A new Australian study published Wednesday in the open-access scientific journal PLOS ONE has shown that a technology known as functional near-infrared spectroscopy (fNIRS) can be used to detect tinnitus (ringing in the ears).
Dr. Mehrnaz Shoushtarian of The Bionics Institute, Australia, and her team published the study findings.
Tinnitus, a ringing or booming sensation in one or both ears, affects up to 20% of adults. If left untreated, it could lead to cognitive dysfunction, stress, and even depression. Unfortunately, there have been no clinically-used, objective ways to detect the presence or complexity of tinnitus.
The study researchers turned to fNIRS, which is a “non-invasive and non-radioactive imaging procedure that measures changes in blood oxygen levels within brain tissue,” according to Medical Xpress.
They used fNIRS to track certain activity in areas of the brain previously associated with tinnitus. The team collected fNIRS data in the resting state, in response to auditory and visual stimuli in 25 people who had chronic tinnitus and 21 others who had no tinnitus. The volunteers were also assessed for the severity of their tinnitus with the help of the Tinnitus Handicap Inventory.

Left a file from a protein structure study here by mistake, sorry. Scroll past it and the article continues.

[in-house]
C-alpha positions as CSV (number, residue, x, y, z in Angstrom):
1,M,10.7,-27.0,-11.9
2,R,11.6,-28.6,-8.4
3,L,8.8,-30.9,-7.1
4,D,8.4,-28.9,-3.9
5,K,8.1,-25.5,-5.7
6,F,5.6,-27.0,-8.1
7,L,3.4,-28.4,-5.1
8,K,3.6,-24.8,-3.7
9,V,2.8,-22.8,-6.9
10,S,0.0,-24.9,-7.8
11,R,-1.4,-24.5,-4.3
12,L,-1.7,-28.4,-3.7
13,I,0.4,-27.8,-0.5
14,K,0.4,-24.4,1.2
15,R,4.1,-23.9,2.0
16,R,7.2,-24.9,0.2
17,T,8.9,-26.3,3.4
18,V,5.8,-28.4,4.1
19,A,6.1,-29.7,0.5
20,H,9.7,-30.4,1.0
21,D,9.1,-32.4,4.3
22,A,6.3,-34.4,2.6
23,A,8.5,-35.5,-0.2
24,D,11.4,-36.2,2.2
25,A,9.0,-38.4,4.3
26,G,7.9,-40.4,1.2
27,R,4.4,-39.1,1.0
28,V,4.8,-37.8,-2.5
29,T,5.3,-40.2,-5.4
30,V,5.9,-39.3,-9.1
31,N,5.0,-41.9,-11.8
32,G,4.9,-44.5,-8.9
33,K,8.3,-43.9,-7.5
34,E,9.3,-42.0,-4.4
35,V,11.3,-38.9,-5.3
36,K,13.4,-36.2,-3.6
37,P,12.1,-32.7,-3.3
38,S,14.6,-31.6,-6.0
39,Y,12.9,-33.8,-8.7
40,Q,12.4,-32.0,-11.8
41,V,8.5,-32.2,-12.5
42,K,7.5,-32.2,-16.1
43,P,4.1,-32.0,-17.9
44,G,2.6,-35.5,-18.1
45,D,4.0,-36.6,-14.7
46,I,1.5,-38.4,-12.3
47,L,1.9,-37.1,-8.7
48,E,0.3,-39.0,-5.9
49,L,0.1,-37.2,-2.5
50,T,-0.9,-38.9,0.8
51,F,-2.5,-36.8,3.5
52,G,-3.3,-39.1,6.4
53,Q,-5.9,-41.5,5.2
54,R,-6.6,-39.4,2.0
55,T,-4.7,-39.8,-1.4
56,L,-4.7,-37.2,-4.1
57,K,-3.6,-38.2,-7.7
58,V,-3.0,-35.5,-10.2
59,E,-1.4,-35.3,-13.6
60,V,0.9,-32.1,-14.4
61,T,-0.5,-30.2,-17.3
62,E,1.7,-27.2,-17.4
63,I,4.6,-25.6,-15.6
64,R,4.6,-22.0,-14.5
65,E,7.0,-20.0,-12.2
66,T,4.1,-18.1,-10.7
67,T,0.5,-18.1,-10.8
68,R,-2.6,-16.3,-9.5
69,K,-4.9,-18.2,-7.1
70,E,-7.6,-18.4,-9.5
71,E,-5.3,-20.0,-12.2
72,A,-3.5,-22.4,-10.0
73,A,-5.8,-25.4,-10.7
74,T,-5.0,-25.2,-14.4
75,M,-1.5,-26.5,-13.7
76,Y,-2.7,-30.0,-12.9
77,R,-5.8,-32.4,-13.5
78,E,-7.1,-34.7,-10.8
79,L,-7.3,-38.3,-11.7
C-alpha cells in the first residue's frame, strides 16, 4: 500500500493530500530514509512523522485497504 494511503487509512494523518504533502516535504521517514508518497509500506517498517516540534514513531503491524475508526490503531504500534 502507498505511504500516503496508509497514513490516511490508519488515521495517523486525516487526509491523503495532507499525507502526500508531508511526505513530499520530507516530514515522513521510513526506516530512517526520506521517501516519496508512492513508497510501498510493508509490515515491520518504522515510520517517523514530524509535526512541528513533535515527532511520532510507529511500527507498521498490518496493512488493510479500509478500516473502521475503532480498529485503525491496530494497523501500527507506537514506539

The researchers found that fNIRS revealed a statistically substantial difference in the connectivity between those areas of the brain in people with and without tinnitus. They also found that the brain’s response to both auditory and visual stimuli dampened among patients who had tinnitus.
Upon using a machine learning approach, the researchers could differentiate people with mild tinnitus from those with moderate to severe tinnitus with more than 87% accuracy.
The researchers concluded that fNIRS could be one of the feasible ways to detect tinnitus so doctors can assess new treatments or monitor their efficacy.
“Much like the sensation itself, how severe an individual’s tinnitus is has previously only been known to the person experiencing the condition,” the authors wrote.
“We have combined machine learning and non-invasive brain imaging to quantify the severity of tinnitus,” they added. “Our ability to track the complex changes that tinnitus triggers in a sufferer’s brain is critical for the development of new treatments.” The article originally appeared on Medical Xpress.